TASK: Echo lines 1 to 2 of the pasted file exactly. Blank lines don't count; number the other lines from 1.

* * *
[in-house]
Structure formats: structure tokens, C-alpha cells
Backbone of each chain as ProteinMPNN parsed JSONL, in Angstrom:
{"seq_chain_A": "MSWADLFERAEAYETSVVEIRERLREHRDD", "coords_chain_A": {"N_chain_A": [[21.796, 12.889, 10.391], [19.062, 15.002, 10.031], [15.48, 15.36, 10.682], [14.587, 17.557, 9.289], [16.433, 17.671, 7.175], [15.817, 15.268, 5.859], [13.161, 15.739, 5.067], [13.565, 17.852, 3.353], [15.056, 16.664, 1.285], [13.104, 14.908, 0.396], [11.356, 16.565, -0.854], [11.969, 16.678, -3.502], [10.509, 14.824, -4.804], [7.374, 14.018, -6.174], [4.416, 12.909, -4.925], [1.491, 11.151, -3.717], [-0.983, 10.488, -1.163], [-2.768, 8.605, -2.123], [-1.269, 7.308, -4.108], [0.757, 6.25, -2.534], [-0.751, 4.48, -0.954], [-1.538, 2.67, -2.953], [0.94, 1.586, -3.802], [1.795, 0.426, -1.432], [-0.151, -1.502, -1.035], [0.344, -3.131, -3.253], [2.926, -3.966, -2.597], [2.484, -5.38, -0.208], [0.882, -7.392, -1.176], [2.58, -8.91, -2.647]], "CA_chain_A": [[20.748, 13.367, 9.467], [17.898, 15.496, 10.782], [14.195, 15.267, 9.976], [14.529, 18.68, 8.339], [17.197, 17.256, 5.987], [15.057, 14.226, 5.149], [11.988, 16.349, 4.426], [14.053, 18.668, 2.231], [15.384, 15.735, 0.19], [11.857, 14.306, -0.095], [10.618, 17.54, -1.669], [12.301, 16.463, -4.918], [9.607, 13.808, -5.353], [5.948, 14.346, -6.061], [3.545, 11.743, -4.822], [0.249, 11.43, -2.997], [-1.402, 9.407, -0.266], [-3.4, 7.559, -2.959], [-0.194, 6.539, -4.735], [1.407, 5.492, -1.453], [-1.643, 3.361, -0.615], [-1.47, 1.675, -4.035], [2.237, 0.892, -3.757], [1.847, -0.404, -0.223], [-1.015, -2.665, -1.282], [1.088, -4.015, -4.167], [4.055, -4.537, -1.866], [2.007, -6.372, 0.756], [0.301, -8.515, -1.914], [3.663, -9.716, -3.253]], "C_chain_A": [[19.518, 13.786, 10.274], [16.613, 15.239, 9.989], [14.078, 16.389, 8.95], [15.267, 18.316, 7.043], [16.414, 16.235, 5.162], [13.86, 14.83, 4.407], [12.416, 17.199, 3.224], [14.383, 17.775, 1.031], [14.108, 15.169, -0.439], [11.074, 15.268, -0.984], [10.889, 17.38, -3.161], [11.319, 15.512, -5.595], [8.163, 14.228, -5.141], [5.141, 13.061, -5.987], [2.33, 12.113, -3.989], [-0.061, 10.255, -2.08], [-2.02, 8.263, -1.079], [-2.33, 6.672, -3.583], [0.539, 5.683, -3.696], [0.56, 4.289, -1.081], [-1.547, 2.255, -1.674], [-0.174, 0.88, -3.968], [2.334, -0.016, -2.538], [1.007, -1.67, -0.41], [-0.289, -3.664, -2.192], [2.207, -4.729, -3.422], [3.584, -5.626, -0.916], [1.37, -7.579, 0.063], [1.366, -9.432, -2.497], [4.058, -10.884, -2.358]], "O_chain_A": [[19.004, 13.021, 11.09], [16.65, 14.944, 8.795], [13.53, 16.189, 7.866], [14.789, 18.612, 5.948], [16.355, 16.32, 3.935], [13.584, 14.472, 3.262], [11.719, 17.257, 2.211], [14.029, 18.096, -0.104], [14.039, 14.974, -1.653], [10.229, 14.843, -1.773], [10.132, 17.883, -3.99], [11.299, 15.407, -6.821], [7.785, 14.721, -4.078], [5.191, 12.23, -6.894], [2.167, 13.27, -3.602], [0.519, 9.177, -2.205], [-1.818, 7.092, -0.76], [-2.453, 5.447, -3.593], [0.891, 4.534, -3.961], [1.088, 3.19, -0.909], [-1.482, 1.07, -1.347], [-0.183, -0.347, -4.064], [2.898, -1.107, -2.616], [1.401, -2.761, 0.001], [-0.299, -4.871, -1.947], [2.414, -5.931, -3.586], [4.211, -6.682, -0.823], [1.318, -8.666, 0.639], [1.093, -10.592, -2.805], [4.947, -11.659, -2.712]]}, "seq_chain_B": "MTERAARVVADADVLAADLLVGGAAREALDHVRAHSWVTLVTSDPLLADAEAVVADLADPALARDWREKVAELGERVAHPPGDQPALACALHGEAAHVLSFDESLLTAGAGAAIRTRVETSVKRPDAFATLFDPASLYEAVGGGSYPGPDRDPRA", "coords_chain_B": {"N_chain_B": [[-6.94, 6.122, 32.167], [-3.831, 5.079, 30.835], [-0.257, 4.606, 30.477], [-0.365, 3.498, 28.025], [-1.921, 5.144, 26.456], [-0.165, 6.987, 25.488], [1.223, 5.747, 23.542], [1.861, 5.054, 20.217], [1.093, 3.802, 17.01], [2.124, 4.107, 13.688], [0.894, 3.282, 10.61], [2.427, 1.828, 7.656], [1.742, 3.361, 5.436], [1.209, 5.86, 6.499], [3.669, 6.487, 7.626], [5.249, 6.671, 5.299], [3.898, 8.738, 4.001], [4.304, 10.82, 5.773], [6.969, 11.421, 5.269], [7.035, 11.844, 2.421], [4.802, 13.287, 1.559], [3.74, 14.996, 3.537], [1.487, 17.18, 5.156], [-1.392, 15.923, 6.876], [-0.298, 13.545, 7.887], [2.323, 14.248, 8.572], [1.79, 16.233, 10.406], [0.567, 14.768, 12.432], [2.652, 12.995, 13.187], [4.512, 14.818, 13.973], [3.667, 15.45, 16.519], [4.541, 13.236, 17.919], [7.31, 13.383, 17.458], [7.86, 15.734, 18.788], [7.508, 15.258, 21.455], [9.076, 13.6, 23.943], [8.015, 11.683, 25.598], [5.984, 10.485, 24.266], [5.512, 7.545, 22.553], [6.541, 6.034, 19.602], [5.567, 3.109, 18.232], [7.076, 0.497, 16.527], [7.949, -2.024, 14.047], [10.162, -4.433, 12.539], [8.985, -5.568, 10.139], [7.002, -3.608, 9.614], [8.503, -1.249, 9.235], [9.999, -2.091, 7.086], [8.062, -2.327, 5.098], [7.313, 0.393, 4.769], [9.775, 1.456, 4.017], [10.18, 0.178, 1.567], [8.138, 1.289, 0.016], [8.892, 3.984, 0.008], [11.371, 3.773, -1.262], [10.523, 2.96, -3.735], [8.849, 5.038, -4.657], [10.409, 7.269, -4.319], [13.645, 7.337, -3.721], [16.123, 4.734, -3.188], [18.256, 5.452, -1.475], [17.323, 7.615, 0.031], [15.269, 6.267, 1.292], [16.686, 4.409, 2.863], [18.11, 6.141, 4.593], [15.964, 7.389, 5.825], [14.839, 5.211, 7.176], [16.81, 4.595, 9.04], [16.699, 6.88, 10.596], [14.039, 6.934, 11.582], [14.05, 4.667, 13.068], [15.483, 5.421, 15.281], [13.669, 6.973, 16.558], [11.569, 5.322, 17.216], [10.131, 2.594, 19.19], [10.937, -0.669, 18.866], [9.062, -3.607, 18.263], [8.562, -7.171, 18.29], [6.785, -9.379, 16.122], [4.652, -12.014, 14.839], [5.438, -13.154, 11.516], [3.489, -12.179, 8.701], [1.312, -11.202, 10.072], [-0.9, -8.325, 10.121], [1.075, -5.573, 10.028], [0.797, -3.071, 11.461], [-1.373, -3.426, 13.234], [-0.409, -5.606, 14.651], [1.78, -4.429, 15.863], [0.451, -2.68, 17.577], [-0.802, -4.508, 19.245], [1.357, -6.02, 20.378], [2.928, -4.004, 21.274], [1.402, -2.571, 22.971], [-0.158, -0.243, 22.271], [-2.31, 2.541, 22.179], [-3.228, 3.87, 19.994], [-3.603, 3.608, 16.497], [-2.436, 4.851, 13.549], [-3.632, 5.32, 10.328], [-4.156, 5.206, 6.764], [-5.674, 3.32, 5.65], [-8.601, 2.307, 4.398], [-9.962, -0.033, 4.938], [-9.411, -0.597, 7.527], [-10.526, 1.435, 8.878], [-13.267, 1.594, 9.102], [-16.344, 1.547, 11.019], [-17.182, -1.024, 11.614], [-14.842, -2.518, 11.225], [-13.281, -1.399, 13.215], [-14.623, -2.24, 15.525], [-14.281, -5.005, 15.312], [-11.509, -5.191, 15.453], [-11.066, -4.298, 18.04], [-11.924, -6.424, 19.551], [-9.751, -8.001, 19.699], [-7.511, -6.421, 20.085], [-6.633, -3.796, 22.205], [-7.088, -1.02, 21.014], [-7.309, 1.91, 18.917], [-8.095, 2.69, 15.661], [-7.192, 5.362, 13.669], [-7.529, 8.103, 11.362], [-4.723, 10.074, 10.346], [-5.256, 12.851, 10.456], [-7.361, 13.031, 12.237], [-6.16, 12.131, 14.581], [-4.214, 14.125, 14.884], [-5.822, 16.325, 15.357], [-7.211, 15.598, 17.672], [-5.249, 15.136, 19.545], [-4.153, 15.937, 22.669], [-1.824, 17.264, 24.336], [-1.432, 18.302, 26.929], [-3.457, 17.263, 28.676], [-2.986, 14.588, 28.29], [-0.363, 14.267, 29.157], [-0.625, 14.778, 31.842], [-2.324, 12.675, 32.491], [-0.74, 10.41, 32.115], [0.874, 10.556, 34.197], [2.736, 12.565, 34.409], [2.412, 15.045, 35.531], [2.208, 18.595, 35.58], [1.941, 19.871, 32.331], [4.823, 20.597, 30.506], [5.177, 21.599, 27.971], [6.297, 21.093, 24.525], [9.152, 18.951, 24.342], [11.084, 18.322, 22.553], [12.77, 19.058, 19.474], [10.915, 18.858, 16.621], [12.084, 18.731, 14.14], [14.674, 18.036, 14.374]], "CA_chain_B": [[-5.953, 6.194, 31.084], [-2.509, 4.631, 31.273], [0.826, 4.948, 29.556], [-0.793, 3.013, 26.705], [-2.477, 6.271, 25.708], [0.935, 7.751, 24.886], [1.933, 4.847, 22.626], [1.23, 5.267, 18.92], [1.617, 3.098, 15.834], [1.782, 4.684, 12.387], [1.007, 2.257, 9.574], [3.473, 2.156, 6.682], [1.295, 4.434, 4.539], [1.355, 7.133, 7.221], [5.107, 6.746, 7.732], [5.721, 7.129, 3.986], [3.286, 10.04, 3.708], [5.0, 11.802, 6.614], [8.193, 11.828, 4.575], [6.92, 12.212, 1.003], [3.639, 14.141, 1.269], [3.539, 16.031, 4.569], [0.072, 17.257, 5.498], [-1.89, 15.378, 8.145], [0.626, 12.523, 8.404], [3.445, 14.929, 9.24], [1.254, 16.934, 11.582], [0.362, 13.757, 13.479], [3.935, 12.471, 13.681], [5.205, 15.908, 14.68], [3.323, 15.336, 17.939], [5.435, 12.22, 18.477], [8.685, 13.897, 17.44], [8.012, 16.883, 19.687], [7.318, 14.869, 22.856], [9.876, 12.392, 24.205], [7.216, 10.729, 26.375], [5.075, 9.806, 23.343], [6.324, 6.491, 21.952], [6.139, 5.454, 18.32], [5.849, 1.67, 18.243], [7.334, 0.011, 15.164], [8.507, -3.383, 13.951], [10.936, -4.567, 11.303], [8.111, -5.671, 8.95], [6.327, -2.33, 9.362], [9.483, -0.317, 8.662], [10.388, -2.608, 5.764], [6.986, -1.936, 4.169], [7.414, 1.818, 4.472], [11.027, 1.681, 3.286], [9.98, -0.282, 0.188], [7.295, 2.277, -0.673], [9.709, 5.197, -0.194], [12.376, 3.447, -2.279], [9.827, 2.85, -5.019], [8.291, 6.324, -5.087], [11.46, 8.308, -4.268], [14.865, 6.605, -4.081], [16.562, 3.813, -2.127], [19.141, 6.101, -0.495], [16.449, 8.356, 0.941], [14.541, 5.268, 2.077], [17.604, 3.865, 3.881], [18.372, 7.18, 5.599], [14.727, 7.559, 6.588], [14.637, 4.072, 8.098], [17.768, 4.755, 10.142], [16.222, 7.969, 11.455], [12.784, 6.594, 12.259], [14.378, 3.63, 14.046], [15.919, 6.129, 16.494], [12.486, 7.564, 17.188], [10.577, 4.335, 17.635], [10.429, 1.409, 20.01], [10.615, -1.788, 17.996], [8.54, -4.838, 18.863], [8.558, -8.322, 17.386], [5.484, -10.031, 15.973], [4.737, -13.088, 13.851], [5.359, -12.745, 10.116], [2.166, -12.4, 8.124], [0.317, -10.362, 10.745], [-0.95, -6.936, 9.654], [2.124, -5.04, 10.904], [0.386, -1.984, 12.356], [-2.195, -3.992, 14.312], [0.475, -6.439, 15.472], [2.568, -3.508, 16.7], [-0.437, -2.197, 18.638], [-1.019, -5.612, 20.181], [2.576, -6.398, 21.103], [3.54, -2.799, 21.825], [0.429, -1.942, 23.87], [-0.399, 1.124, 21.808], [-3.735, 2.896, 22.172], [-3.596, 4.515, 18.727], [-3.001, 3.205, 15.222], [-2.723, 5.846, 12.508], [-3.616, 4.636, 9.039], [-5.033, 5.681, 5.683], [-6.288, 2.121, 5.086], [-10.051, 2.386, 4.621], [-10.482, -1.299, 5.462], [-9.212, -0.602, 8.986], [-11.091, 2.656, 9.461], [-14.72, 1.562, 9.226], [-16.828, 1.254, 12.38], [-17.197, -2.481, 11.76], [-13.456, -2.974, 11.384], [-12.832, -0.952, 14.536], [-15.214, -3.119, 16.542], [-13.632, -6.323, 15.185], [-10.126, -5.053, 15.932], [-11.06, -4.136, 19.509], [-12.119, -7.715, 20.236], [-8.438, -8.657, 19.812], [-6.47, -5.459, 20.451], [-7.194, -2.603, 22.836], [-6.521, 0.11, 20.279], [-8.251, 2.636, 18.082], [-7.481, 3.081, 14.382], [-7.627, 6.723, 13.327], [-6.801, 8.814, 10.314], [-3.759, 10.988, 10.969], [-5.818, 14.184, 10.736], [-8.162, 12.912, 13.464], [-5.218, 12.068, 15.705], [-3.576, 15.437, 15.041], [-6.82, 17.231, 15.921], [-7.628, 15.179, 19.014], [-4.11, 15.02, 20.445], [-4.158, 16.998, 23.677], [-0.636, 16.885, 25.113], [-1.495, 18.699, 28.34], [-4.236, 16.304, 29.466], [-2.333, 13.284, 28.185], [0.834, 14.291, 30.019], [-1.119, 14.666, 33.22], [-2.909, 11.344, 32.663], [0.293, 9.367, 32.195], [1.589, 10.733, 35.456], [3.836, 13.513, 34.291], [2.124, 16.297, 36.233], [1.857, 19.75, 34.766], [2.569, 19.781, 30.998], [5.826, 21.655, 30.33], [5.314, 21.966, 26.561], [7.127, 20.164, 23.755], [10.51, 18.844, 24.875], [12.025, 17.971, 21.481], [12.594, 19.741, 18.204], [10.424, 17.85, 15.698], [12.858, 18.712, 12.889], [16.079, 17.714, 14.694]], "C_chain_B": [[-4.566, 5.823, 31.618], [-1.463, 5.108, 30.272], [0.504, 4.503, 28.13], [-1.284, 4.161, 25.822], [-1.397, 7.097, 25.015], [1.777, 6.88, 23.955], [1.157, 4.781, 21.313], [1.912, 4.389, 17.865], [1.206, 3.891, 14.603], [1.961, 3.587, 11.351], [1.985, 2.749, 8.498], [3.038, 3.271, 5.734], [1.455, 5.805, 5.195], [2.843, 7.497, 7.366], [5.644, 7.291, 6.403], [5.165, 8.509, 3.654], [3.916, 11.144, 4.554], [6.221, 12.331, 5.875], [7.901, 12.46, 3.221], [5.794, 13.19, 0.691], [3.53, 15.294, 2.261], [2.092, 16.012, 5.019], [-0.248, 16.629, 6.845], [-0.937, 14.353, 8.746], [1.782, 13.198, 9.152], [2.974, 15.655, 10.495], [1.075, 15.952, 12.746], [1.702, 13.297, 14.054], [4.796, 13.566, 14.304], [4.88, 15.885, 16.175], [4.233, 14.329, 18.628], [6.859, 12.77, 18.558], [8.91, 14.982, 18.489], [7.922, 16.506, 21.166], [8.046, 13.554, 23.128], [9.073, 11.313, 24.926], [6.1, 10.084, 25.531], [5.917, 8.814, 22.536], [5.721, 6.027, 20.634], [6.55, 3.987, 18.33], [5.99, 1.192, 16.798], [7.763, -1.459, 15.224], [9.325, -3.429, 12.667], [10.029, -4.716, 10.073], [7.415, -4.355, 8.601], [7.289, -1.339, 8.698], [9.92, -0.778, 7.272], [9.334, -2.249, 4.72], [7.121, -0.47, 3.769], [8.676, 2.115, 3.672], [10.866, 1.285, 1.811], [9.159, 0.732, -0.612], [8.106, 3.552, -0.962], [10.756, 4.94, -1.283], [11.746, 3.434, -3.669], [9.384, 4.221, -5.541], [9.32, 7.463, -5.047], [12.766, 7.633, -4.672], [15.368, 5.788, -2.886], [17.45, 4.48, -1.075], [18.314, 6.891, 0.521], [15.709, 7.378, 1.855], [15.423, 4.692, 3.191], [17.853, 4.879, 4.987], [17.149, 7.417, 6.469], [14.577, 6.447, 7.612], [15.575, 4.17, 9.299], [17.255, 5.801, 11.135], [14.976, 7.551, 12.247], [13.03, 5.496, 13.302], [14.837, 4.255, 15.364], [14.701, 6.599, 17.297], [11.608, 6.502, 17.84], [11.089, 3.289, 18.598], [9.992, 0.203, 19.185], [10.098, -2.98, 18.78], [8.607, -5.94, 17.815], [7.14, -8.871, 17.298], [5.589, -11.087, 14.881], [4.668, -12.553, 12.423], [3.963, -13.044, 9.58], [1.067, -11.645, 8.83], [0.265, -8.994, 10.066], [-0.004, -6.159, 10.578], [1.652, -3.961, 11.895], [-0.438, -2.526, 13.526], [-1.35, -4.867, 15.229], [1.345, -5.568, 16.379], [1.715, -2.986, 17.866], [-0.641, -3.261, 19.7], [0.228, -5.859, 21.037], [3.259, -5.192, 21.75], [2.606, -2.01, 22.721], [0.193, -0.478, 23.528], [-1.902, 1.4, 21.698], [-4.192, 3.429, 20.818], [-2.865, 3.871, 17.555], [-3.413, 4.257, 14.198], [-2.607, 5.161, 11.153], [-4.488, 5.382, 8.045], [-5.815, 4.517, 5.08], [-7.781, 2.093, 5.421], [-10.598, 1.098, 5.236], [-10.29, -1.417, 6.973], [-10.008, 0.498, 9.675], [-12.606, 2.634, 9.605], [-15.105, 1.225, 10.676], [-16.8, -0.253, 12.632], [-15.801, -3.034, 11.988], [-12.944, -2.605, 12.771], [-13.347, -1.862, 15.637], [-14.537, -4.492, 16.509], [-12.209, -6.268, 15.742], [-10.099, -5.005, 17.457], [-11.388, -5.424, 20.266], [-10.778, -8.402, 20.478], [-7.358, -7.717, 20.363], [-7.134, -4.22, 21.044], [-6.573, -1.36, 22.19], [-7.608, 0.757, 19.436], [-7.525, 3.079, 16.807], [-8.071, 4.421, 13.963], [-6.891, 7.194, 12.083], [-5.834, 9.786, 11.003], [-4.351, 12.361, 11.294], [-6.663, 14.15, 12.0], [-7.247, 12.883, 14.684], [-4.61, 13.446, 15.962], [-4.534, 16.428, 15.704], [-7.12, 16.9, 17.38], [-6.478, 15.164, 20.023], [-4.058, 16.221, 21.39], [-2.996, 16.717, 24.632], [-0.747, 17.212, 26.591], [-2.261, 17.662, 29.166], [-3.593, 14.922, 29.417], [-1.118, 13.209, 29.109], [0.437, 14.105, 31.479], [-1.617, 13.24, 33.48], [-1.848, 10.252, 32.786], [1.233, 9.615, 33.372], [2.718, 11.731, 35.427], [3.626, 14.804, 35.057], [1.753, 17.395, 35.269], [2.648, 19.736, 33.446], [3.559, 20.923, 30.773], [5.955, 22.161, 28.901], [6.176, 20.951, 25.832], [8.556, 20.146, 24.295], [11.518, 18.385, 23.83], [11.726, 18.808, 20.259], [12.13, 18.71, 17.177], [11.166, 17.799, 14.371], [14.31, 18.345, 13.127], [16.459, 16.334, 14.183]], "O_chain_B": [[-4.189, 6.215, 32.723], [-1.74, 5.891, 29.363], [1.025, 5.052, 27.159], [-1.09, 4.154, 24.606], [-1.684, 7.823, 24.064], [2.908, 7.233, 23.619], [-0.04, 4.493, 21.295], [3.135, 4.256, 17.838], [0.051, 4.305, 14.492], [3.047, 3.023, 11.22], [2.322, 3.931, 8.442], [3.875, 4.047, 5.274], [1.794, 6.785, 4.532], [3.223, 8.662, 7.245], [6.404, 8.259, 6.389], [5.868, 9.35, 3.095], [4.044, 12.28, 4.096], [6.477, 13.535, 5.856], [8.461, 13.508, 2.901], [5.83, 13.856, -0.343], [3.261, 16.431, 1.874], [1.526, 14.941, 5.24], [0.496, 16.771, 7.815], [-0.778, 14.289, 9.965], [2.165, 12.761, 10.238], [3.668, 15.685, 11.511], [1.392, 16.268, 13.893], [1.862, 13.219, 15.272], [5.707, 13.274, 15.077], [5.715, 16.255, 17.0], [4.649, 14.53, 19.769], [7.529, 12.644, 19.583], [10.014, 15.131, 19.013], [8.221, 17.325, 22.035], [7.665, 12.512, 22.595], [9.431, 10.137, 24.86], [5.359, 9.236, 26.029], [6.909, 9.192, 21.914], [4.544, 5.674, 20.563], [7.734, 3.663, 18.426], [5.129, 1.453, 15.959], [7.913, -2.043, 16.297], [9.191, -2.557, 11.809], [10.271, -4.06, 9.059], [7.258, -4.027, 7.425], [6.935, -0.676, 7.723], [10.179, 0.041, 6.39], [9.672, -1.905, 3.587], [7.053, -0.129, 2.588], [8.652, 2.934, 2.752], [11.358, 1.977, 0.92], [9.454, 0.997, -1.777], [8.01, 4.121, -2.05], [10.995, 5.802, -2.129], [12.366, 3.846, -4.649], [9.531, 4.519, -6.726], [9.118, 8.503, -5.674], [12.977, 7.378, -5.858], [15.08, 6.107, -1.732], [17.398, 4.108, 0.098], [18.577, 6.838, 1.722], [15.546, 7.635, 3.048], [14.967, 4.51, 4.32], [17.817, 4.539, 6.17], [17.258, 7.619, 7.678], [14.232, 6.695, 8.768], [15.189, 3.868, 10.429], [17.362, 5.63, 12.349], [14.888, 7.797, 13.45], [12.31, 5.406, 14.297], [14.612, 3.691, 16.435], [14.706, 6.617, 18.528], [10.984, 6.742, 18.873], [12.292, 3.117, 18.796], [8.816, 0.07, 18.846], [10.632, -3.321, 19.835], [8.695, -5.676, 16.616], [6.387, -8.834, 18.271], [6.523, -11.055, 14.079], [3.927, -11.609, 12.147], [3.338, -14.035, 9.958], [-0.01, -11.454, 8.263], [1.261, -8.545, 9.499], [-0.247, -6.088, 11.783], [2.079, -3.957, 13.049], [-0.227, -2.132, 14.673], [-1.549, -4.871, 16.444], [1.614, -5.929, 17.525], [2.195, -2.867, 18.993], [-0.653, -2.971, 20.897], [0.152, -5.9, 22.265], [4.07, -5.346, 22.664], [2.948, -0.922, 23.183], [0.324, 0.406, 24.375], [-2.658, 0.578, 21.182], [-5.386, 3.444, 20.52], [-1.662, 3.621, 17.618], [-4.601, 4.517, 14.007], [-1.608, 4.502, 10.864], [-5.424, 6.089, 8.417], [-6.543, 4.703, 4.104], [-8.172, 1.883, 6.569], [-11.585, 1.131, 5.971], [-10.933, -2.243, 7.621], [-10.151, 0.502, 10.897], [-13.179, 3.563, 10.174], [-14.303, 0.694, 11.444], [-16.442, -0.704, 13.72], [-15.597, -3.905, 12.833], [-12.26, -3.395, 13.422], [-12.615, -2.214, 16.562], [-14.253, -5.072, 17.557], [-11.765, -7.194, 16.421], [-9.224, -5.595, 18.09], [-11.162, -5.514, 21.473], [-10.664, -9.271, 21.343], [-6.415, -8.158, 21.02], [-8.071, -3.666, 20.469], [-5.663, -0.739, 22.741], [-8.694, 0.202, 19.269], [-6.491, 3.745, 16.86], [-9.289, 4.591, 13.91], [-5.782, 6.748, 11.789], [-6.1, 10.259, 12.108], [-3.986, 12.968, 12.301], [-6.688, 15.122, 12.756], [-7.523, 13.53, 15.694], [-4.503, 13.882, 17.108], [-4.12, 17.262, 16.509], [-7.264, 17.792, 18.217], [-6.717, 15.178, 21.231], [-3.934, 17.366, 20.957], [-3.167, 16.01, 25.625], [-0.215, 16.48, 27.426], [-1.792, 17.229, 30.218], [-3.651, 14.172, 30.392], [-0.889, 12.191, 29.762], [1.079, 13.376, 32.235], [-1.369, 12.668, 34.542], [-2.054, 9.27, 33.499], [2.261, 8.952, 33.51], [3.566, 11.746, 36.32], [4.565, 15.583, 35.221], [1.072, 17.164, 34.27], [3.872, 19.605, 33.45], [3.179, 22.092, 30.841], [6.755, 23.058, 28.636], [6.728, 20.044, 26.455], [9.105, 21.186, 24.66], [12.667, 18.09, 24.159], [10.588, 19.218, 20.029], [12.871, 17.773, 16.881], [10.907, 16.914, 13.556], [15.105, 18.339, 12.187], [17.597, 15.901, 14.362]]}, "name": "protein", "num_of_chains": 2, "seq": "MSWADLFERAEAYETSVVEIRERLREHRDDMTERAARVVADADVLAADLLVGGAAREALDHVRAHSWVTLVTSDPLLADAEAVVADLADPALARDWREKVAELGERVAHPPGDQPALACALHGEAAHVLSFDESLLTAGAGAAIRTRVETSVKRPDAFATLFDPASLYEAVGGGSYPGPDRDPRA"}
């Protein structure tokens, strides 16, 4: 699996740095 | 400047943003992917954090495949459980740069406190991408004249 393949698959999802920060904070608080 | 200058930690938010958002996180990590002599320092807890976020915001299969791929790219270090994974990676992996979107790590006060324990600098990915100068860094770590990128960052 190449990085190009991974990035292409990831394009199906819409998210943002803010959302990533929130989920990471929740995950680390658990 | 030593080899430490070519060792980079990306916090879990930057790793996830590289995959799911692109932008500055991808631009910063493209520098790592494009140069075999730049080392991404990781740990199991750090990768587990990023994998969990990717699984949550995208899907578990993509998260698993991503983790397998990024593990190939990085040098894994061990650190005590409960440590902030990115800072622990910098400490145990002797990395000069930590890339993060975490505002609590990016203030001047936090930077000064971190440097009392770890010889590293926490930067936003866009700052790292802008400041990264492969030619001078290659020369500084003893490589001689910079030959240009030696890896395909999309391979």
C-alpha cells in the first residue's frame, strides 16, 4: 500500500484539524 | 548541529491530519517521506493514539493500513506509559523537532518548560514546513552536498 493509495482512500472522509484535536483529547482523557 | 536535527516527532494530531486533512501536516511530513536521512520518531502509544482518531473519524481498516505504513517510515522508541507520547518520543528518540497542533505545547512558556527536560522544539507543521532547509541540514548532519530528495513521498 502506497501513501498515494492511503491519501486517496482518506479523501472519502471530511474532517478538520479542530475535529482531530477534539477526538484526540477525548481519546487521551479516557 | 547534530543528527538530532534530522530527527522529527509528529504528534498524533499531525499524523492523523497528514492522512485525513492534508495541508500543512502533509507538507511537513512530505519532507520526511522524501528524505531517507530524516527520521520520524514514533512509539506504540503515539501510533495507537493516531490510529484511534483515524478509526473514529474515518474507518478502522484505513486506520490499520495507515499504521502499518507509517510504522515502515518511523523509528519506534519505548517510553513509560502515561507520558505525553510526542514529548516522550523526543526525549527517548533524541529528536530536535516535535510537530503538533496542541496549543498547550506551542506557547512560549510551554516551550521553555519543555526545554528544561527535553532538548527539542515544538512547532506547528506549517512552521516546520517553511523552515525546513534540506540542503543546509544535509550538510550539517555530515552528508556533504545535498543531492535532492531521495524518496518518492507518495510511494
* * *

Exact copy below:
[in-house]
Structure formats: structure tokens, C-alpha cells